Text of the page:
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Cardiopulmonary bypass can

Disturbs normal reflex and chemoreceptor control of


the circulation
Initiate coagulation.
Activate blood cells.
Release circulating cell-signaling proteins.
Generate vasoactive and cytotoxic substances.
Produce a variety of microemboli.
Reversible and irreversible cell injury may
occur.

Ischemia-reperfusion injury augments damage


to the heart and on occasion to other organs.
Mechanism
CARDIAC INJURY
Postoperative cardiac dysfunction occurs from
CPB
Ischemia/reperfusion
Direct surgical trauma
The disease being treated
Maladjustment of preload and afterload to
myocardial contractile function.
NEUROLOGIC INJURY
Because the brain controls all body activity,
even small injuries may produce symptomatic,
functional losses that are not detectable or
important in other organs.

Regional hypo perfusion


Edema
Microemboli circulating
Cytotoxins
Assessment

Complete neurologic examination by a trained


neurologist
The basic, structured examination includes a
mental state examination; cranial nerve, motor,
sensory, and cerebellar examinations; and
examination of gait, station, deep tendon, and
primitive reflexes.
Populations at Risk
Risk Factors
Mechanism

Microemboli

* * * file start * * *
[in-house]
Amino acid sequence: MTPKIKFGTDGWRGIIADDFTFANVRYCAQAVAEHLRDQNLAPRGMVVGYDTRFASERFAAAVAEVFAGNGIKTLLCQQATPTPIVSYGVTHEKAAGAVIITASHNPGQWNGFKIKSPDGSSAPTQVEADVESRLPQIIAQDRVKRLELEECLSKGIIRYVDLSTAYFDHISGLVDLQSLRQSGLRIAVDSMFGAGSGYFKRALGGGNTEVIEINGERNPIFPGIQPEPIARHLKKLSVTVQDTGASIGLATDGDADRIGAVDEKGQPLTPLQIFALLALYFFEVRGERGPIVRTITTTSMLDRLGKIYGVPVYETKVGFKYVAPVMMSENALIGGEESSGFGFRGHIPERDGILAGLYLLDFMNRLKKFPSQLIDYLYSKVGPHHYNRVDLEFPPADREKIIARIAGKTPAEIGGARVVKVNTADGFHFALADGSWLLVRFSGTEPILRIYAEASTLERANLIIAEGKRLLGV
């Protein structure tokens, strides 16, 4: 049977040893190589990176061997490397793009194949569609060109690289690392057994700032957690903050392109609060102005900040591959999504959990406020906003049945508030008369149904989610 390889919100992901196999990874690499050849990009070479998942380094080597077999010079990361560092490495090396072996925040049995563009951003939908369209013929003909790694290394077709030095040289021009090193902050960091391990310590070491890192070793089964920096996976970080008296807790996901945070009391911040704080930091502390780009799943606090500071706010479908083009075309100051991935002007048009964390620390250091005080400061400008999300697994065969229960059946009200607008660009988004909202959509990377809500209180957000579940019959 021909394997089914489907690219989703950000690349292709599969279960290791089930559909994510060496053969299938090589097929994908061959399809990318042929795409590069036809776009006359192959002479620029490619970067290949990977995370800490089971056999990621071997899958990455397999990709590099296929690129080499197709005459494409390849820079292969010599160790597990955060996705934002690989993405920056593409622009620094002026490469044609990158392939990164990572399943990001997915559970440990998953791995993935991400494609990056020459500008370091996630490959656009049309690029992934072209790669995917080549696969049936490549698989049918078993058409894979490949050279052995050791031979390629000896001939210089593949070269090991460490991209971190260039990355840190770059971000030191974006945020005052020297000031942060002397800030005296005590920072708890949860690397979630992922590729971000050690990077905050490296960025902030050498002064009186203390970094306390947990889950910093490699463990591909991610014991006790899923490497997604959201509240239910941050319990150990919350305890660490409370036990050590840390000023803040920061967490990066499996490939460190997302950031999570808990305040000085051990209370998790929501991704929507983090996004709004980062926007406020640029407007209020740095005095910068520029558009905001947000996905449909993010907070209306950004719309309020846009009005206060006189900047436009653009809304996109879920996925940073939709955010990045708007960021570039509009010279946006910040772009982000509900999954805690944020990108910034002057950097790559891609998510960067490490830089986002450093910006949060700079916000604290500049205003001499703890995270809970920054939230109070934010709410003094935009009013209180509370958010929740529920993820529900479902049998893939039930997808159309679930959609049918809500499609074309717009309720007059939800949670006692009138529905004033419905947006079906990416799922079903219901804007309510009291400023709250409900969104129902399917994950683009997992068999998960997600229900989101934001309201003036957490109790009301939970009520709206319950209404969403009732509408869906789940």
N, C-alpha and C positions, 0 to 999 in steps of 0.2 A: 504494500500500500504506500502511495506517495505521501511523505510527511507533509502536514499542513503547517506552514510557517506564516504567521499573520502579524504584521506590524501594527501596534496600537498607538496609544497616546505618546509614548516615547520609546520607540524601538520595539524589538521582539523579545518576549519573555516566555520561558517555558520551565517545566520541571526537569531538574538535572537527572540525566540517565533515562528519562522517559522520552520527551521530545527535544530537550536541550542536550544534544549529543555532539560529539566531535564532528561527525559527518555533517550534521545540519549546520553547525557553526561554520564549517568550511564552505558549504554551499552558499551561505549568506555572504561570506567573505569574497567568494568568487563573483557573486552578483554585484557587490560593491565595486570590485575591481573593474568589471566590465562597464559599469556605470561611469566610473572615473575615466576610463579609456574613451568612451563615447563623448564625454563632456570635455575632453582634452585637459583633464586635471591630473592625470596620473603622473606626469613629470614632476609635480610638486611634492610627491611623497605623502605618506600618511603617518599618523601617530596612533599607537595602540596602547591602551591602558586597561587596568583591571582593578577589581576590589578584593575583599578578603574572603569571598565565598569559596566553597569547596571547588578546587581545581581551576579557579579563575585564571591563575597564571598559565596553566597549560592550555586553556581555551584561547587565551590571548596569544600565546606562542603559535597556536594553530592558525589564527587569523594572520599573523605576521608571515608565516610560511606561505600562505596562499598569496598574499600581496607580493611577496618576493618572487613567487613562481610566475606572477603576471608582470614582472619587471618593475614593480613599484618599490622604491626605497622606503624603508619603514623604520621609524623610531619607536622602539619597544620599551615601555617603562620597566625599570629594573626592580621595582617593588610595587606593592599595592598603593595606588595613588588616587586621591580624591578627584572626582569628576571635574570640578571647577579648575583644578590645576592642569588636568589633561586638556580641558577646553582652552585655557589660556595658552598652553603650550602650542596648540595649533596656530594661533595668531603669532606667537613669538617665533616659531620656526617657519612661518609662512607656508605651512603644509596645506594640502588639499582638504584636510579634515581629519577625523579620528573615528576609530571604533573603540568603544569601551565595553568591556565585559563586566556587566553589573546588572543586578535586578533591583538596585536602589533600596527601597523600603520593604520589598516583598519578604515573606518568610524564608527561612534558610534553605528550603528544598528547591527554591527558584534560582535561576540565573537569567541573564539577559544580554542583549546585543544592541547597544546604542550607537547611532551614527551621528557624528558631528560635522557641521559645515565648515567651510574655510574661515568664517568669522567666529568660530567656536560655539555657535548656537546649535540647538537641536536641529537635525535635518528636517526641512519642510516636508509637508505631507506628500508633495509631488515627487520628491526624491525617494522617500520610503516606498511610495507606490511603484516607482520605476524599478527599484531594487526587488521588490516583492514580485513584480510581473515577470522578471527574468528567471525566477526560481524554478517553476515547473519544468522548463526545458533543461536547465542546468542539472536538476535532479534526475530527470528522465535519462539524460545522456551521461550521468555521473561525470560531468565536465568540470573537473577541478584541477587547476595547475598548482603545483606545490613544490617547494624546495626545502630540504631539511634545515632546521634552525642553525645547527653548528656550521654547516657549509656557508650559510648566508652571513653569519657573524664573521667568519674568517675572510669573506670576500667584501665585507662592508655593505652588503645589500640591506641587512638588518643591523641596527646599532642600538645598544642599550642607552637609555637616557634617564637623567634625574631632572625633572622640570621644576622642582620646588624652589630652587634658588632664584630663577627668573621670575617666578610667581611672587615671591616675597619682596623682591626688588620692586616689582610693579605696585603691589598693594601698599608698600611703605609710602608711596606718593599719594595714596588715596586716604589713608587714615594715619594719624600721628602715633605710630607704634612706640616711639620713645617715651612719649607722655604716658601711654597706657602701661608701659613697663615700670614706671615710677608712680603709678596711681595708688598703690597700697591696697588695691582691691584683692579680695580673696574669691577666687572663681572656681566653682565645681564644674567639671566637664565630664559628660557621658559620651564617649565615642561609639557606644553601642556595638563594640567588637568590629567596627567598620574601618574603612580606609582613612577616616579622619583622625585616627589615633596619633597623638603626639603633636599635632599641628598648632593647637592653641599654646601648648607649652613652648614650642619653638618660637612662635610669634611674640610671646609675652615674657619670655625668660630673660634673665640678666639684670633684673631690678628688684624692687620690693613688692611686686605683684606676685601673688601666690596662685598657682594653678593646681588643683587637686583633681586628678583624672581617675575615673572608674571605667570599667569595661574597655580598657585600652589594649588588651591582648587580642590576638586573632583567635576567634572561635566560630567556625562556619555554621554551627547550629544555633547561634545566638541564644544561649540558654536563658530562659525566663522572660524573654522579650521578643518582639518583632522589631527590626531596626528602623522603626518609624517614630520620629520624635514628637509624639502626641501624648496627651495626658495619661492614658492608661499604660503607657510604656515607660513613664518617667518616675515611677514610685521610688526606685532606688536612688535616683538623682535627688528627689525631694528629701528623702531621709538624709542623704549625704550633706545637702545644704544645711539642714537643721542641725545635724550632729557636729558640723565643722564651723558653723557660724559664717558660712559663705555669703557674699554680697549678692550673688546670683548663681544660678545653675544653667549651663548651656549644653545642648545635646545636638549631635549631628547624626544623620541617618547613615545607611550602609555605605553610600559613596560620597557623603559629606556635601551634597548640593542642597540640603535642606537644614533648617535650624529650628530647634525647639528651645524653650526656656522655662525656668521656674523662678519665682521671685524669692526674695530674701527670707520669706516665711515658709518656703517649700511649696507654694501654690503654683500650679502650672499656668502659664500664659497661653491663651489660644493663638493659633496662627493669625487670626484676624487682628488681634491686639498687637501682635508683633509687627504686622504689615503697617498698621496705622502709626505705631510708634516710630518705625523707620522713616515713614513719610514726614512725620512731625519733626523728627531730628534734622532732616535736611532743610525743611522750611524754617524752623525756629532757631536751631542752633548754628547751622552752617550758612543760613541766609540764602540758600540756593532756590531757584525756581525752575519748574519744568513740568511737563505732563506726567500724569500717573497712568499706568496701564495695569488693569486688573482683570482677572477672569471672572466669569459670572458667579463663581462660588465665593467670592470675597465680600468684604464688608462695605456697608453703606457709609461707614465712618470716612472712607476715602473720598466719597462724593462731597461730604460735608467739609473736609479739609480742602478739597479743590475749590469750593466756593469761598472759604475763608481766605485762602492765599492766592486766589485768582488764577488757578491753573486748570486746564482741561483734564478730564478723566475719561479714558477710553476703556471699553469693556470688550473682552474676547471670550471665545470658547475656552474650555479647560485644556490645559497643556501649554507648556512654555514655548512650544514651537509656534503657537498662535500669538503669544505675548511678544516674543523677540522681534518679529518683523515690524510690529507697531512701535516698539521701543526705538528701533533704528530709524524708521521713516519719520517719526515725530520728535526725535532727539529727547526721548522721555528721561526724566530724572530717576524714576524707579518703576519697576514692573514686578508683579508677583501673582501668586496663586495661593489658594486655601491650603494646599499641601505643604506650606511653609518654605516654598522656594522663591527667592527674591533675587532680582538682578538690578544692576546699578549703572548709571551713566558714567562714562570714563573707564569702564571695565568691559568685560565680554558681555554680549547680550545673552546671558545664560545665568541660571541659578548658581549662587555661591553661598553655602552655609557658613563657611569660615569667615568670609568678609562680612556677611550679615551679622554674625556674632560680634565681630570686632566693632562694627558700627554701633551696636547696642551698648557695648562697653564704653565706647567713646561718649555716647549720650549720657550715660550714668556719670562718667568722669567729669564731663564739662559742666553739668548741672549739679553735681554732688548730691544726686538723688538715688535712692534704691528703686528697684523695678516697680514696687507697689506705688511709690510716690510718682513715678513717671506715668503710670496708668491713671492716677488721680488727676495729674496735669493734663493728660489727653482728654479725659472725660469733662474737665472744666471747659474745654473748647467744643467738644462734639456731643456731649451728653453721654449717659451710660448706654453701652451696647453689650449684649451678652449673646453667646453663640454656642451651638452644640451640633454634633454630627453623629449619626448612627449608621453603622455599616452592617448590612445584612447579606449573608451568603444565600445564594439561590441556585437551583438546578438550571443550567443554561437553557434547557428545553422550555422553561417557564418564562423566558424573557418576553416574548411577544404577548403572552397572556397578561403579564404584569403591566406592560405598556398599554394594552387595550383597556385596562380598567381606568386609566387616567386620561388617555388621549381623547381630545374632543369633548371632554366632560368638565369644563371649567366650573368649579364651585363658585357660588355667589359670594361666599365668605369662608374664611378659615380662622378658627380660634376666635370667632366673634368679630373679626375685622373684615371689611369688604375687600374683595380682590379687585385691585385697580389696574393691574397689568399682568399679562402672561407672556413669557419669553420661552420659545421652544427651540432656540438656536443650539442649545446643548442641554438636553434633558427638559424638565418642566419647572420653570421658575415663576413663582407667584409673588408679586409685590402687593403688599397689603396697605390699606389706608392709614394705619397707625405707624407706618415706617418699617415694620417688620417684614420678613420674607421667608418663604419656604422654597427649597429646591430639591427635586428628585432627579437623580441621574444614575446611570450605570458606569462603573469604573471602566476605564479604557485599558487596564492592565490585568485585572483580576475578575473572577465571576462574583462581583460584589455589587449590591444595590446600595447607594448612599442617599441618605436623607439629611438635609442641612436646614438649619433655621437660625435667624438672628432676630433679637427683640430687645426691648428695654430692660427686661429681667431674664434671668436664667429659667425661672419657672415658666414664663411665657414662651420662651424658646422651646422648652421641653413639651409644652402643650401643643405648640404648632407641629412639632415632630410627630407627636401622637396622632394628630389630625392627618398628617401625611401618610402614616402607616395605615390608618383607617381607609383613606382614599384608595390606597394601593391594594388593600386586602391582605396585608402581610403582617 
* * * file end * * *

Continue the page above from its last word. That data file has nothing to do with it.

Hypoperfusion
Neuroprotective Strategies
Primary strategies for avoiding air
atherosclerotic particulates, and blood-
generated microembolism.

Mild hypothermia (32 to 34 C)

Hematocrit above 25%.


Temporary increases in cerebral venous
pressure caused by superior vena cava
obstruction should be avoided

Excessive rewarming above blood


temperatures of 37C should be avoided
LUNG INJURY

Patient factors
The separate effects of operation
CPB
Respiratory protective strategies
Restoring normal pulmonary capillary permeability and
interstitial lung volume

Preventing atelectasis

Reinflating atelectatic Segments

Maintaining normal arterial blood gases

Preventing infection

Facilitating removal of bronchial mucus.


RENAL INJURY
Microembolic, cellular, and regional malperfusion.

Preoperative state determines how it can withstand it

Risk factors for postoperative renal dysfunction include


Age over 70 years
Diabetes mellitus
Previous cardiac surgery
Congestive heart failure
Complex prolonged operation
The incidence of acute renal failure requiring
dialysis after CPB

1%

5% with complex operations


INJURY TO THE LIVER

Microemboli, Cytotoxins, and regional


malperfusion.

Enormous functional reserve and reparative


processes of the normal liver nearly always
overcome the injury without consequences
10 to 20% of patients are mildly jaundiced.

Persistent and rising bilirubin two or more


days after CPB may precede development of
liver failure.
PANCREATIC INJURY
Less than 1% of patients develop clinical
pancreatitis after CPB

Approximately 30% develop a transitory,


asymptomatic increase in plasma amylase
and/or lipase.
Risk Factors

Recurrent pancreatitis
Perioperative circulatory shock
Hypotension
Excessively prolonged CPB
Continuous high doses of inotropic agents are
risk factors for developing
STOMACH AND GUT INJURY

Before PPI the mortality was 33 to 50 %

Duodenal and/or gastric erosion, ulcer, and


bleeding were frequent complications
following clinical cardiac surgery